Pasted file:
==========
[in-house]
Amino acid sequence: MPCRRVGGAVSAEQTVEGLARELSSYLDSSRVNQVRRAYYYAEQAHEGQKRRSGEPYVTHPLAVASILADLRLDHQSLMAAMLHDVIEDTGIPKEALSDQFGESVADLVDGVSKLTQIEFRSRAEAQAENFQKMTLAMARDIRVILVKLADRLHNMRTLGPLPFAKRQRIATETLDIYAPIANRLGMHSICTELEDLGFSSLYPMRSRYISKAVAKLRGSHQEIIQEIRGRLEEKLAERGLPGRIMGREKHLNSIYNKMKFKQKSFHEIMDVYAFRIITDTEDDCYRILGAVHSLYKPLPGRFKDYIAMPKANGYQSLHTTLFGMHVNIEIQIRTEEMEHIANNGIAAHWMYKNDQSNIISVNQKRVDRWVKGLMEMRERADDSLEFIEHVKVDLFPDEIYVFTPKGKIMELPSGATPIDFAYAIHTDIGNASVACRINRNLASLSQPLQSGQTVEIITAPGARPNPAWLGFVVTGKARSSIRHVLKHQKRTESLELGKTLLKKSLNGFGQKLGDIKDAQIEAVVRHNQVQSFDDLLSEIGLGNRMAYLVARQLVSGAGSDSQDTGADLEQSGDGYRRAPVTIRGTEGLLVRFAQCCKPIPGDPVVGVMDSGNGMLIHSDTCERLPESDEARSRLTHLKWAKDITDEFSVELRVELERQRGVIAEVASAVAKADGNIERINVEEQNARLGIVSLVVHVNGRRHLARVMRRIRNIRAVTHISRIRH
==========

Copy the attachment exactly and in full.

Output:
[in-house]
Amino acid sequence: MPCRRVGGAVSAEQTVEGLARELSSYLDSSRVNQVRRAYYYAEQAHEGQKRRSGEPYVTHPLAVASILADLRLDHQSLMAAMLHDVIEDTGIPKEALSDQFGESVADLVDGVSKLTQIEFRSRAEAQAENFQKMTLAMARDIRVILVKLADRLHNMRTLGPLPFAKRQRIATETLDIYAPIANRLGMHSICTELEDLGFSSLYPMRSRYISKAVAKLRGSHQEIIQEIRGRLEEKLAERGLPGRIMGREKHLNSIYNKMKFKQKSFHEIMDVYAFRIITDTEDDCYRILGAVHSLYKPLPGRFKDYIAMPKANGYQSLHTTLFGMHVNIEIQIRTEEMEHIANNGIAAHWMYKNDQSNIISVNQKRVDRWVKGLMEMRERADDSLEFIEHVKVDLFPDEIYVFTPKGKIMELPSGATPIDFAYAIHTDIGNASVACRINRNLASLSQPLQSGQTVEIITAPGARPNPAWLGFVVTGKARSSIRHVLKHQKRTESLELGKTLLKKSLNGFGQKLGDIKDAQIEAVVRHNQVQSFDDLLSEIGLGNRMAYLVARQLVSGAGSDSQDTGADLEQSGDGYRRAPVTIRGTEGLLVRFAQCCKPIPGDPVVGVMDSGNGMLIHSDTCERLPESDEARSRLTHLKWAKDITDEFSVELRVELERQRGVIAEVASAVAKADGNIERINVEEQNARLGIVSLVVHVNGRRHLARVMRRIRNIRAVTHISRIRH